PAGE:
Friday, May 4, 2012

Book Review: The Breakaway

Last September I had the privilege to be a participant in the official blog tour of Monarch by Michelle Davidson Argyle. So when Michelle requested participants for her newest book's blog tour, I gladly volunteered and eagerly awaited my e-copy ARC of The Breakaway.

The Book...
by Michelle Davidson Argyle

"When Naomi Jensen is kidnapped, it takes her parents two days to realize she’s missing. Escape isn’t high on her list of priorities when all she has to return to is an abusive boyfriend and parents who never paid much attention to her. For the first time in her life she’s part of a family—even if it is a family of criminals. But she’s still a captive. In a desperate attempt to regain some control in her life, Naomi embarks on a dangerous plan to make one of her kidnappers think she’s falling in love with him. The plan works too well, and when faced with the chance to escape, Naomi isn’t sure she wants to take it." (via Goodreads)

Released by Rhemalda Publishing on May 1st

My Thoughts...

The Breakaway is a YA contemporary suspense novel about kidnapping, relationships, love, happiness, choices, and survival. It has gritty tones, dramatic conflict, and intense moments. It was a fairly quick read for me, but after some of the intense moments I had to take a break and think about what I had just read. It wasn't confusing, just thought provoking. In fact, a day later I'm still thinking about certain moments and connections from the story. I really enjoyed reading this book despite it being different than my usual reading choices. I was captivated by the emotions and struggles of the characters, especially the main character Naomi.

1) Characters: Naomi is an interesting character. Majority of the story is told from her perspective so the reader is fully able to get inside of her head and almost experience the story through her eyes. She’s rather mousey and weak-seeming in the beginning, but as events unfold the reader sees a change in her. Though, on several occasions I found myself screaming at her for various choices and reasonings. (Yes, I talk to the books I read.) The other point-of-view character is Naomi’s mother, Karen. I wasn’t quite sure how I felt about her in the beginning, but I’m fairly certain that was the author’s intent. Much like Naomi, the unfortunate event of Naomi’s disappearance caused a change in Karen and opened her eyes to the way things around her truly are. The other characters in the story were Naomi’s kidnappers, who each have their own pasts and inner turmoil. Eventually, I found myself sympathetic and liking all but one of them despite their crimes and faults.

2) Plot: It’s a story about its characters: their interactions, choices, emotions, relationships, and pasts. The book starts immediately after Naomi is kidnapped and follows her journey of life with her kidnappers. And sprinkled through the events of Naomi’s new life there are sections from her mother’s point of view showing the reader how her parents are dealing with their only daughter’s disappearance. The changing points of view flowed nicely and often came at a moment where Naomi remembered or thought about her past. I found it interesting that the author chose classic books as a way to link Naomi and her mother (as well one of her kidnappers, Jesse). One book in particular is mentioned and used as a parallel to Naomi’s struggle and feelings about her life.

3) Setting: The book takes place over the course of a year and a half, set in modern day. It has a realistic setting involving houses, offices, streets, a beach, and an ill-fated parking lot. I thought the descriptions were good and simple. I also liked how the months of the year and changing of the seasons played an important role in the story.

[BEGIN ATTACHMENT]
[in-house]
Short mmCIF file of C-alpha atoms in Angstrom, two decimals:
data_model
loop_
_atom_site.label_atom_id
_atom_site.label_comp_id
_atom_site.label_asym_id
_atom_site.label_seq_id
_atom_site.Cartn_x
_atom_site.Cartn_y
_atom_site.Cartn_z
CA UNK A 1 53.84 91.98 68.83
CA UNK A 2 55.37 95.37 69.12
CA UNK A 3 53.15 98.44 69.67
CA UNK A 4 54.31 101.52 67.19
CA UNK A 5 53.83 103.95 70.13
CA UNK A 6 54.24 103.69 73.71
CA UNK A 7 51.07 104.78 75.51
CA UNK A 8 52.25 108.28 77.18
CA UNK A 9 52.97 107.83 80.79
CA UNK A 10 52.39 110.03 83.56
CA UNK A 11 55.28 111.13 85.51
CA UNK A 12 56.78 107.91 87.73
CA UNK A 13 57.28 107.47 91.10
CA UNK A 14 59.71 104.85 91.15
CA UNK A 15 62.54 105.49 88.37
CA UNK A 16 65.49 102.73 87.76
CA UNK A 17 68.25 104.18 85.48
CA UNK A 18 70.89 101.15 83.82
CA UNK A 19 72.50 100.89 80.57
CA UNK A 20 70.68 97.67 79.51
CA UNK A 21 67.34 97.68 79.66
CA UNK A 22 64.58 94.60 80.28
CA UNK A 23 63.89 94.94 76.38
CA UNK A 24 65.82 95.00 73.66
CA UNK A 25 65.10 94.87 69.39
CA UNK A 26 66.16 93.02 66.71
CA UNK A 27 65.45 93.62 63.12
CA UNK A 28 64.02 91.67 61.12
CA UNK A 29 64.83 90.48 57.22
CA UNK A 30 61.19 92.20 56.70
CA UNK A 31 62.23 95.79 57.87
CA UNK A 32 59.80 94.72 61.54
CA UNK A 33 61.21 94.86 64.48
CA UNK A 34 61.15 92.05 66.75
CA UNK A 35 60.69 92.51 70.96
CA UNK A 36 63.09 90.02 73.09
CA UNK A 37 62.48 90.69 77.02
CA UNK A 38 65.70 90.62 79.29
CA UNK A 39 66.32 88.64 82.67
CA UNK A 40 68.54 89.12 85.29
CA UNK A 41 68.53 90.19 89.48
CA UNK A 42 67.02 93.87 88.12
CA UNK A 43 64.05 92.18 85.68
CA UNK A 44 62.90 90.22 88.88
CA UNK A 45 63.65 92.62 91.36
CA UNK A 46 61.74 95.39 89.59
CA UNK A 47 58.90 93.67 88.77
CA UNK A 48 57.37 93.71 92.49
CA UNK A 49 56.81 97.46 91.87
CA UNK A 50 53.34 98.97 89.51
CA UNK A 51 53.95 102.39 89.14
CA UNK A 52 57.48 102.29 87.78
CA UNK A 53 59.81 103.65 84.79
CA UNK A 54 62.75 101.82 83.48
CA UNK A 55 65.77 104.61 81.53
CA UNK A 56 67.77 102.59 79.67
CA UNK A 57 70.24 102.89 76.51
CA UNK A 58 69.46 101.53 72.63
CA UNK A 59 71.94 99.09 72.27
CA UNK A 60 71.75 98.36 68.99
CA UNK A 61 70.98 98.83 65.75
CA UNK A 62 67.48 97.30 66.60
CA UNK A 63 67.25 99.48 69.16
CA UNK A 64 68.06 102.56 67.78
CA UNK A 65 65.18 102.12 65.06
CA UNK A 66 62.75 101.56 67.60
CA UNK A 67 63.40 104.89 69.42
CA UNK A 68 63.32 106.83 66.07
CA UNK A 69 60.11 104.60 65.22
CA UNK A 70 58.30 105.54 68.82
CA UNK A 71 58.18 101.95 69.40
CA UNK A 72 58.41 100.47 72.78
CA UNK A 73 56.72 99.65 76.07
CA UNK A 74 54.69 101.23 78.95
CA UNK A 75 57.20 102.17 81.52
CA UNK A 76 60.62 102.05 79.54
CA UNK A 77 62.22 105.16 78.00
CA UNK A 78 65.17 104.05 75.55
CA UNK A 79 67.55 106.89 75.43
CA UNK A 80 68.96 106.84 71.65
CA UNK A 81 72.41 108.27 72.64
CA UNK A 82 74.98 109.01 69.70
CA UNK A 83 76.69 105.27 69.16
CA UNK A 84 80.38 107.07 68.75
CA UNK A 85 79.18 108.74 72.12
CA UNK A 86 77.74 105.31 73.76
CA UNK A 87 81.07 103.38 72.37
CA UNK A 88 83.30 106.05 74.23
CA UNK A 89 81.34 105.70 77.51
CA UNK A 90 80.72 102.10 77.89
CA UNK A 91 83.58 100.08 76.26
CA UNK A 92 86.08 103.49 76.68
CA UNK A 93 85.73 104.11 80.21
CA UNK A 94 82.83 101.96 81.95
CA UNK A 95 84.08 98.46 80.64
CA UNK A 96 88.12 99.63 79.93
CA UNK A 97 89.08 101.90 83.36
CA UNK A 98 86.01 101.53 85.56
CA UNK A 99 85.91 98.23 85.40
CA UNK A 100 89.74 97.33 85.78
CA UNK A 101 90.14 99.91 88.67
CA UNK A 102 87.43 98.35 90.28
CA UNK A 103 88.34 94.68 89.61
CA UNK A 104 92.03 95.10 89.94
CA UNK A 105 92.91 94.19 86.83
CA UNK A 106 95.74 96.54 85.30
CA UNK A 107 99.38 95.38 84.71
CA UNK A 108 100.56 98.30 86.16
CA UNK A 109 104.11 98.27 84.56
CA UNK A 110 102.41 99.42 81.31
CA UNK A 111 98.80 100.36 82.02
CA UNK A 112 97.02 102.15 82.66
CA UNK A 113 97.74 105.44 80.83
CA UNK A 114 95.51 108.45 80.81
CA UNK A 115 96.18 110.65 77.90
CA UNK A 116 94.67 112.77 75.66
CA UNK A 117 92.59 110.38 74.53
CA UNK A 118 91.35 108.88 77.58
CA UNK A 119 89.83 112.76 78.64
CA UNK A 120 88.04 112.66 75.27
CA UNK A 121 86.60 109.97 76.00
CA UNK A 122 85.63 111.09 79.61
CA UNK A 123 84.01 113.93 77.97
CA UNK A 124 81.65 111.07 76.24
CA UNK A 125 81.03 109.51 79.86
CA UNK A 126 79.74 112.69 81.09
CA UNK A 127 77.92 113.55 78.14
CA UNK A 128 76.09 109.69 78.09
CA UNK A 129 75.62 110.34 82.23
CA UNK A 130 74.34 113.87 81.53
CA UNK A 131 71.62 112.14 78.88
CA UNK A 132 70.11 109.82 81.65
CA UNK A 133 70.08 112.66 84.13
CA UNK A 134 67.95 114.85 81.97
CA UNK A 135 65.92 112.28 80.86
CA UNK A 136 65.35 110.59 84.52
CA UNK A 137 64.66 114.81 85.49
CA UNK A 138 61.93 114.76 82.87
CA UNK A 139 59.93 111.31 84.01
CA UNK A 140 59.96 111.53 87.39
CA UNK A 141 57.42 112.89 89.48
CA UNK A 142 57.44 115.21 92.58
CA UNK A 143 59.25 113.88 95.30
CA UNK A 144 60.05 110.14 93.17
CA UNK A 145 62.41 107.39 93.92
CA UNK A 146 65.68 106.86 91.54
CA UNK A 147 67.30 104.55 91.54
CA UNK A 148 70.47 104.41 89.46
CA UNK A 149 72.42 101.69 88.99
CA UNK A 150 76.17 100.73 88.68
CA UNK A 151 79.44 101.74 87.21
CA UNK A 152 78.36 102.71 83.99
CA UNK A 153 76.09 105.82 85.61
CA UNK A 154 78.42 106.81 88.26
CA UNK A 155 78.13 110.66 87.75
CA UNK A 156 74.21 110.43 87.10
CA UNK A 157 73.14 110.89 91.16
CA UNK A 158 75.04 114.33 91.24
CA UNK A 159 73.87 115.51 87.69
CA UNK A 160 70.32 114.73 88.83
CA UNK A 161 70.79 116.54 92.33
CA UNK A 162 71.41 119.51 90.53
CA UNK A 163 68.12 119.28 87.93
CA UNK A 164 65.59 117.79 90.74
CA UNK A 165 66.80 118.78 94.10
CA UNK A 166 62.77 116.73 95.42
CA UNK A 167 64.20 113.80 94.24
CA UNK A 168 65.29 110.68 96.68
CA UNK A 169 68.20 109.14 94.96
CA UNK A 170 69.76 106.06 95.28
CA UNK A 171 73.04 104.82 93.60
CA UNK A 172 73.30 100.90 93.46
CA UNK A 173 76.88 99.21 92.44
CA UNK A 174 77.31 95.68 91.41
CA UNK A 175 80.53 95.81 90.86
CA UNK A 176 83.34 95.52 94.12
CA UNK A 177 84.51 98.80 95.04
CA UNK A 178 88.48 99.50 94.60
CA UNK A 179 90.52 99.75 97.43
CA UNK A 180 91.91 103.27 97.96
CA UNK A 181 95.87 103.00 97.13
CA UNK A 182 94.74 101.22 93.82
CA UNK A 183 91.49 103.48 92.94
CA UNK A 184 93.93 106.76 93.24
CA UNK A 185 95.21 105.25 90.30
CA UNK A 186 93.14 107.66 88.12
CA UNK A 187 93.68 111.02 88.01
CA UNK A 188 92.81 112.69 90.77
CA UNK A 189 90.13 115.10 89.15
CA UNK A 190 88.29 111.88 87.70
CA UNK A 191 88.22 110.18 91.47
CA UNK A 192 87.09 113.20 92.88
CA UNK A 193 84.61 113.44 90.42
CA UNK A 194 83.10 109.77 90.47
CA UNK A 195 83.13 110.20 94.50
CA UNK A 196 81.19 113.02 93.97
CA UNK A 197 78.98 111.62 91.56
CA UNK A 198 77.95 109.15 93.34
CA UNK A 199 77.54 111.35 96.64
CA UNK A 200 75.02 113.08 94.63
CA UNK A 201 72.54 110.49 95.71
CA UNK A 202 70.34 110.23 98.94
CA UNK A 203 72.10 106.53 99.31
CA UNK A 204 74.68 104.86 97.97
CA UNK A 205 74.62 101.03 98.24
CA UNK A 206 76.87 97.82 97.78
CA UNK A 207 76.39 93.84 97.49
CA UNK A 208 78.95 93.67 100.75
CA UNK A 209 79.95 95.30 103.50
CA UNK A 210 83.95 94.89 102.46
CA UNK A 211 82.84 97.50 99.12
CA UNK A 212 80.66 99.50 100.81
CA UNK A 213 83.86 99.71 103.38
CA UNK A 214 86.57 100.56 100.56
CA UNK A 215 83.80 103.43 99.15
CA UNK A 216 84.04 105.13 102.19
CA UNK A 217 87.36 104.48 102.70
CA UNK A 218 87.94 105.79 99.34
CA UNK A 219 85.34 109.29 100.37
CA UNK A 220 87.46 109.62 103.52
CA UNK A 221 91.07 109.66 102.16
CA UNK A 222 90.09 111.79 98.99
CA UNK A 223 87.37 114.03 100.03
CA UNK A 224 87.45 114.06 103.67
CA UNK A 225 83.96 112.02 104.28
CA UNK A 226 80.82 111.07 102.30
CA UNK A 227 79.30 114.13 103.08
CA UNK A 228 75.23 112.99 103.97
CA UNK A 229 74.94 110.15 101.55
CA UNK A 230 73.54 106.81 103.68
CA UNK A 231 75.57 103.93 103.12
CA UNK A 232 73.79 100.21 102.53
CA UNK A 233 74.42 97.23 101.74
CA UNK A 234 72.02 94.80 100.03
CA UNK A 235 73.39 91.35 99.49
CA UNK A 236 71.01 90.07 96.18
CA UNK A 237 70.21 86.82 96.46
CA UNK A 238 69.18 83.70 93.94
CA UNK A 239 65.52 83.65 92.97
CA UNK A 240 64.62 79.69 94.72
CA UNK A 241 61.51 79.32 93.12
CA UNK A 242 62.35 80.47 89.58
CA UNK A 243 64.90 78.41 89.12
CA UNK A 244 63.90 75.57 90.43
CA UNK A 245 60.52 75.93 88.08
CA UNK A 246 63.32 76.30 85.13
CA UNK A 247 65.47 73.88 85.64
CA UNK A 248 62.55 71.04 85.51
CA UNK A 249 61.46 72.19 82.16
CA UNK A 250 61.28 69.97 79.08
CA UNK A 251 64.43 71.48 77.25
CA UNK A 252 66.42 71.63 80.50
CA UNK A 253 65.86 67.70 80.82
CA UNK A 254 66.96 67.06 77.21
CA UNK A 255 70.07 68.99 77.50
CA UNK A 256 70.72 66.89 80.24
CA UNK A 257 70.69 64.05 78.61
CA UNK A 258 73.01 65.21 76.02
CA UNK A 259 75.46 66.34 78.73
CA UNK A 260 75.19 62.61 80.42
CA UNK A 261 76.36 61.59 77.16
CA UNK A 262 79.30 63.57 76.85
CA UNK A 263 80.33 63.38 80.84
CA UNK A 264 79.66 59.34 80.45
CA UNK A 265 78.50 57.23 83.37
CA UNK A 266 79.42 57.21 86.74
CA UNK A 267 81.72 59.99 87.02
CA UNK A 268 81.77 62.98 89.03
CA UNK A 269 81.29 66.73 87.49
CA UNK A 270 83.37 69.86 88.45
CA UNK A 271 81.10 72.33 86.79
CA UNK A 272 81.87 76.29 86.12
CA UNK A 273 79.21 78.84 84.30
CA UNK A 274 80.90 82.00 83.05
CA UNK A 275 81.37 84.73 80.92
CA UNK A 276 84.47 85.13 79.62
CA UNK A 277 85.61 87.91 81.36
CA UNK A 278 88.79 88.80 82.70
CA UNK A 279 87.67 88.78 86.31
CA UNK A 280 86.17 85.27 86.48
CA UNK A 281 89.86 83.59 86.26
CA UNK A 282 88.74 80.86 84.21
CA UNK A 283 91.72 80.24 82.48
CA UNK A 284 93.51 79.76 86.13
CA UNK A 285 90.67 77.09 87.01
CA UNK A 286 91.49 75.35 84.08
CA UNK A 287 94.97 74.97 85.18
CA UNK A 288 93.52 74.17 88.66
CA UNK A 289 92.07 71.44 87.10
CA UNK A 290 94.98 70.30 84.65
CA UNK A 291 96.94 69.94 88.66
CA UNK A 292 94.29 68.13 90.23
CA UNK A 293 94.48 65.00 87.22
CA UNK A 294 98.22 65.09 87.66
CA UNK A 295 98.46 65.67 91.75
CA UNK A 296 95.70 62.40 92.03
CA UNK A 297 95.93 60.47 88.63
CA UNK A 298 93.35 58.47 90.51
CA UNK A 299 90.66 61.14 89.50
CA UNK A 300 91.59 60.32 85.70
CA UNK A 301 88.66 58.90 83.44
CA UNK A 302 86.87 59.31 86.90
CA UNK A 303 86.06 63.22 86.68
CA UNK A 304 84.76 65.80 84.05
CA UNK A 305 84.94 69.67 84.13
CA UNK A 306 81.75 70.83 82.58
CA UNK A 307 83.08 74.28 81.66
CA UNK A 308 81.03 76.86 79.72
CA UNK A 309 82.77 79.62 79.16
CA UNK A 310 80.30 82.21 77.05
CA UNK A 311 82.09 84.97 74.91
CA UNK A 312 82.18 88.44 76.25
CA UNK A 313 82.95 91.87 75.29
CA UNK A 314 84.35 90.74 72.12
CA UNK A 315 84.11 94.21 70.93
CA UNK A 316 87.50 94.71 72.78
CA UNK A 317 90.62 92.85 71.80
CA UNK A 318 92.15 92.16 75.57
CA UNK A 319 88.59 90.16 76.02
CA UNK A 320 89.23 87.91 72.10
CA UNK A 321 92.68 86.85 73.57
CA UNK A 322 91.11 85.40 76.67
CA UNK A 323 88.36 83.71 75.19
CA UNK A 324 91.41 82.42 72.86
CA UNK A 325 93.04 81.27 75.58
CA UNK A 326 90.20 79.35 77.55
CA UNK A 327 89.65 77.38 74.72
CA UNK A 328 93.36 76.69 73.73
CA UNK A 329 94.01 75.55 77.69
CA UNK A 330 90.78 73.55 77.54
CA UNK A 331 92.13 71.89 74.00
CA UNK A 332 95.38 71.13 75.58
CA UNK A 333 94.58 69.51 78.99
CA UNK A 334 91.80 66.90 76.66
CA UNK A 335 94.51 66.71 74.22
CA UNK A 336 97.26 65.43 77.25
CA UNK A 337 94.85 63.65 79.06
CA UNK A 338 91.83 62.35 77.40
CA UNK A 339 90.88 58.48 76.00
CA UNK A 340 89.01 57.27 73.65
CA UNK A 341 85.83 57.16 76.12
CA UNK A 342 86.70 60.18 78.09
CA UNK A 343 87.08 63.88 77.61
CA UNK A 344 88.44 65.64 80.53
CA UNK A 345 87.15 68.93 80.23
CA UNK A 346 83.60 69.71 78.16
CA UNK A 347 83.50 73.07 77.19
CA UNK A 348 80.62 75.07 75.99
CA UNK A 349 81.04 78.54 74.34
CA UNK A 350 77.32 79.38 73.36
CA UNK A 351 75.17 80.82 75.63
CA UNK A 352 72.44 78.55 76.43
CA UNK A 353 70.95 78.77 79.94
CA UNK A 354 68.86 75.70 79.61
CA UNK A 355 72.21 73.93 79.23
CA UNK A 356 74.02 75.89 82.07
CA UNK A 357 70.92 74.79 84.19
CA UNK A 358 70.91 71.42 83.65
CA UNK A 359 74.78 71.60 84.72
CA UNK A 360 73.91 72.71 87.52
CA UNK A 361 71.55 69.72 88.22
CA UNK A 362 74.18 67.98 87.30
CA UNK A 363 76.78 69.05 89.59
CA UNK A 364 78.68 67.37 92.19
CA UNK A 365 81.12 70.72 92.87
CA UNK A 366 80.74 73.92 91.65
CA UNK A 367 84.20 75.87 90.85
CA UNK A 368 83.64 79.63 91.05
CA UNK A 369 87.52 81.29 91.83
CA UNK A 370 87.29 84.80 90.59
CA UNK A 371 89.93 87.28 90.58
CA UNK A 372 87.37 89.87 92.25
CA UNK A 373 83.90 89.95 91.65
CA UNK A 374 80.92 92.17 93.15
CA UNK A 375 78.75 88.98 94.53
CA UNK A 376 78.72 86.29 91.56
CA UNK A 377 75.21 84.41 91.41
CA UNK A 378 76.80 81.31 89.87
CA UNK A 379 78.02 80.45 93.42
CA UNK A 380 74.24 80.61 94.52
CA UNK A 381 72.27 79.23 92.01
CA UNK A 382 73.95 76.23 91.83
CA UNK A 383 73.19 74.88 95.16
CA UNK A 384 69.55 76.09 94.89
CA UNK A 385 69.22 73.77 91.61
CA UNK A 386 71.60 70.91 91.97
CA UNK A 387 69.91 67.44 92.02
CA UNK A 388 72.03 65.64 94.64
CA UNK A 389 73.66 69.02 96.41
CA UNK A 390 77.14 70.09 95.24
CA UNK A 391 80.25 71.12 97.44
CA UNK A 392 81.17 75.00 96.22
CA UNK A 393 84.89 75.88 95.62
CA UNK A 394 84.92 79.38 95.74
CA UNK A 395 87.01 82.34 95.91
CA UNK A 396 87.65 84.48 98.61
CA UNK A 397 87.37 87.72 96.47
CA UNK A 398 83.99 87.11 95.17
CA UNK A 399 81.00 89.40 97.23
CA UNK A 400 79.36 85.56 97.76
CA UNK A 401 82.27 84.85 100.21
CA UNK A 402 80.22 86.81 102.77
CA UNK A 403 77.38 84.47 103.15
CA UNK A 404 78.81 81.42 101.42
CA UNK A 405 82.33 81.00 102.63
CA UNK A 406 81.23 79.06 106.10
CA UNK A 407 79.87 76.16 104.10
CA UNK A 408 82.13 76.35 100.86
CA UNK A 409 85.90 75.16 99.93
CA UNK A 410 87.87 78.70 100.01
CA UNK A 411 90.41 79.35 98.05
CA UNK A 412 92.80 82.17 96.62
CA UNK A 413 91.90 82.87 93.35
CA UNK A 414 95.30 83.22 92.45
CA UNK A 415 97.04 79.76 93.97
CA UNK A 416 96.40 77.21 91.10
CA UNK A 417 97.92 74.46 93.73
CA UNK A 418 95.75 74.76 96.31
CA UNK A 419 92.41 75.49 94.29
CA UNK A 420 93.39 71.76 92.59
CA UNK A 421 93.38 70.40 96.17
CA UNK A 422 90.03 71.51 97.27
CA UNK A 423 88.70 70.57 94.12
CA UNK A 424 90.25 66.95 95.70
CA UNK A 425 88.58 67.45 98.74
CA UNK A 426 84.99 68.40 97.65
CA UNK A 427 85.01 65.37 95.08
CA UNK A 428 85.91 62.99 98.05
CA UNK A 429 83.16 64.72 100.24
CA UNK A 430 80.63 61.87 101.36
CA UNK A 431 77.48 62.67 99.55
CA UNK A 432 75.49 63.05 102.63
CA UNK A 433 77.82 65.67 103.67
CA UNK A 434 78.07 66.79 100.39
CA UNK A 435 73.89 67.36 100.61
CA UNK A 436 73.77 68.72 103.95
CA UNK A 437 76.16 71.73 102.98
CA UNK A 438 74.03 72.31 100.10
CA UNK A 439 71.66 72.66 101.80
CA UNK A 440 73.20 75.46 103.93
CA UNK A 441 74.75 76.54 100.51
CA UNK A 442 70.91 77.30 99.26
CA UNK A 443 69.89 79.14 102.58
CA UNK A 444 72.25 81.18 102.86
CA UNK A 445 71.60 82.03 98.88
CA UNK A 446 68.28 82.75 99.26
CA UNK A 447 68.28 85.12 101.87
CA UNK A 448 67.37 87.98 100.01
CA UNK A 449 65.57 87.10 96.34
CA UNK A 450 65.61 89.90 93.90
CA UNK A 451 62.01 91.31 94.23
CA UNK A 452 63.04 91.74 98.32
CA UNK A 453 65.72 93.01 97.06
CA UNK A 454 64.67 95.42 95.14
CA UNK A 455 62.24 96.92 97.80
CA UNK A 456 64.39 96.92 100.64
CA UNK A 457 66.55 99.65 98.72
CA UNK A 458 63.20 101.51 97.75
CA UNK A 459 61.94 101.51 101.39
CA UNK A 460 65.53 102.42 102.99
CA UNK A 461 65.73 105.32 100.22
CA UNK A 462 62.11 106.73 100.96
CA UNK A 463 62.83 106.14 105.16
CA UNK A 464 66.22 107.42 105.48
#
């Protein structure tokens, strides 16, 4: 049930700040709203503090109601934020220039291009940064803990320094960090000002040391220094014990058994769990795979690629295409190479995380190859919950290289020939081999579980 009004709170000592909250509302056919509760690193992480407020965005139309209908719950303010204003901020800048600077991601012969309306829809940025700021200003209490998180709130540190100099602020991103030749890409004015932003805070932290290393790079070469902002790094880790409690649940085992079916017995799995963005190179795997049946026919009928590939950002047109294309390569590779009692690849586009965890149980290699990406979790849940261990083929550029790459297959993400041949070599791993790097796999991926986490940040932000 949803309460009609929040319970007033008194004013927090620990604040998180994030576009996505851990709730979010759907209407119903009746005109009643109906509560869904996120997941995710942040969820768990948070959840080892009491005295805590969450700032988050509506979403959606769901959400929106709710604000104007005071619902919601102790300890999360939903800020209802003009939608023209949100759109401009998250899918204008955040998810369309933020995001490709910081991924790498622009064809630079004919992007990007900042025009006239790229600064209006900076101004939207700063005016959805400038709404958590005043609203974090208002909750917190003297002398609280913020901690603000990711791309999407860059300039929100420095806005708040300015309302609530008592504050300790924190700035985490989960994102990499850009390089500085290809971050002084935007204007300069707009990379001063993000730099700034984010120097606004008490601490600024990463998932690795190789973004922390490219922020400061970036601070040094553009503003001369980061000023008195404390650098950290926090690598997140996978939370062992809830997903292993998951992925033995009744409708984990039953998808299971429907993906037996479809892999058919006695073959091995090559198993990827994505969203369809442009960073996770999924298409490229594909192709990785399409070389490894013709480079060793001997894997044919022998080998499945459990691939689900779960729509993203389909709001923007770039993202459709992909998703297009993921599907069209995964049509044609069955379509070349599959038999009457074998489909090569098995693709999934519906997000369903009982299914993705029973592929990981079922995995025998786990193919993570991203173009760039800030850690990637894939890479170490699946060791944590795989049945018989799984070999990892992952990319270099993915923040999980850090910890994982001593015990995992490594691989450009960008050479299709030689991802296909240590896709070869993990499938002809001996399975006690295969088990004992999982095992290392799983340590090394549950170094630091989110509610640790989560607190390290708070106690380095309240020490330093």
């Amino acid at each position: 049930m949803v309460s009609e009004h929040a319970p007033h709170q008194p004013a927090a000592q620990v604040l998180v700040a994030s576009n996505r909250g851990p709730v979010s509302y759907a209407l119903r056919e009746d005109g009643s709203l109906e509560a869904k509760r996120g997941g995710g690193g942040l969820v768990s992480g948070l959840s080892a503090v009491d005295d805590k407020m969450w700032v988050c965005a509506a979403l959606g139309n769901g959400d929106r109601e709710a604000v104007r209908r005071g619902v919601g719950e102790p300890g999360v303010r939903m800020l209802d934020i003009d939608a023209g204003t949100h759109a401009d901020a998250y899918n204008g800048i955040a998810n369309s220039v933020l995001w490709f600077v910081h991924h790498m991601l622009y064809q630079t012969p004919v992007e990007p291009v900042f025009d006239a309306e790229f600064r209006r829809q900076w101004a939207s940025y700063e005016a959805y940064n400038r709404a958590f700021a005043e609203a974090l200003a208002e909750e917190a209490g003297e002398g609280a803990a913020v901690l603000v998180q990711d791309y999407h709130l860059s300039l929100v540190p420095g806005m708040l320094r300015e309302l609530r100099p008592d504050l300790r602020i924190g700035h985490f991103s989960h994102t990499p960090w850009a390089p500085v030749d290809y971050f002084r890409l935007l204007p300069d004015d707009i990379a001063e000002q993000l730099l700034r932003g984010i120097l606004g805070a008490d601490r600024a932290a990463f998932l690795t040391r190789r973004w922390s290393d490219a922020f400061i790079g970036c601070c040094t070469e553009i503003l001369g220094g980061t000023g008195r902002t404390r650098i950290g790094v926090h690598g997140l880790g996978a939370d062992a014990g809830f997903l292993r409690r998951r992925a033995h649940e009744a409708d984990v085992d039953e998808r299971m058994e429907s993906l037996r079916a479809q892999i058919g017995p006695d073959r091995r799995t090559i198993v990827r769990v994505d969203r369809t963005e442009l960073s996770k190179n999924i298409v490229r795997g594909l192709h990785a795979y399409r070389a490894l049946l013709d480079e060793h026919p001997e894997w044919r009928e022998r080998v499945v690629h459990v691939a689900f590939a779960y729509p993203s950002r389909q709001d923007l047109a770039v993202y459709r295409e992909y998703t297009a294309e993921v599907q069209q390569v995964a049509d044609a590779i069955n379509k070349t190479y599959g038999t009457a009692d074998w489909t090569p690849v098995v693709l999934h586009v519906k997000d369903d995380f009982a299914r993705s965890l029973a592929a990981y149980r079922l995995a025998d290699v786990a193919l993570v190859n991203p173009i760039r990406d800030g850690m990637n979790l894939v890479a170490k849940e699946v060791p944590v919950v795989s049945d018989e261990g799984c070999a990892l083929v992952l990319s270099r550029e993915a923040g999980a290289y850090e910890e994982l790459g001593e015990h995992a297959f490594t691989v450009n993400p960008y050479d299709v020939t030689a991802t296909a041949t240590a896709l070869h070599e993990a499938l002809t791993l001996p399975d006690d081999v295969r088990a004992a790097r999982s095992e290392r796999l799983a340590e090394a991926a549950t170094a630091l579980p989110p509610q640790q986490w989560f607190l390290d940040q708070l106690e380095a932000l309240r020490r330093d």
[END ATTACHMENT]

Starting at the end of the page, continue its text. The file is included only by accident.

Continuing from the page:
4) Psychology: This book is filled with psychological issues such as abuse/abusive relationships, parent/child relationships, attachment, right vs. wrong, and Stockholm syndrome. Naomi’s memories of her parents and life before the kidnapping begin to surface during her captivity, making her reevaluate her situation, personality, outlook, and life. She truly wonders if staying with her new “family” of kidnappers is better than her absent and distant parents. She questions the moral issues of right and wrong, even feeling guilty for thinking of wanting to escape. The reader also sees how abusive relationships and experiences can impact the characters and develop how they act/react in life. Submissive and dominant behaviors also play into the story as Naomi deals with her captors.

Definitely recommend this book to readers who enjoy emotionally-filled suspense novels, gritty and psychological themes, and complex characters.

Meet the Author...

"Michelle lives and writes in Utah, surrounded by the Rocky Mountains. She loves the seasons, but late summer and early fall are her favorites. She adores chocolate, sushi, and lots of ethnic food, and loves to read and write books in whatever time she can grab between her sword-wielding husband and energetic daughter. She believes a simple life is the best life.

A Little More Info
Michelle graduated from Utah Valley University with a Bachelor's Degree in English/Creative Writing in 2002. Her short fiction has been published in the University of New Mexico's national literary journal, Scribendi (2002), the Rose & Thorn Journal (2010), Suspense Magazine (June 2011), Stories for Sendai Anthology (2011), and Vine Leaves (January 2012). She served as the editor-in-chief of Utah Valley University's literary magazine and has won awards for her short stories. She is also an editor/publisher of “The Literary Lab Presents…” series of anthologies.

Michelle likes peanut butter and tomato sandwiches. And cheese. Lots and lots of good cheese." (via author website)

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(Elvish Farewell)

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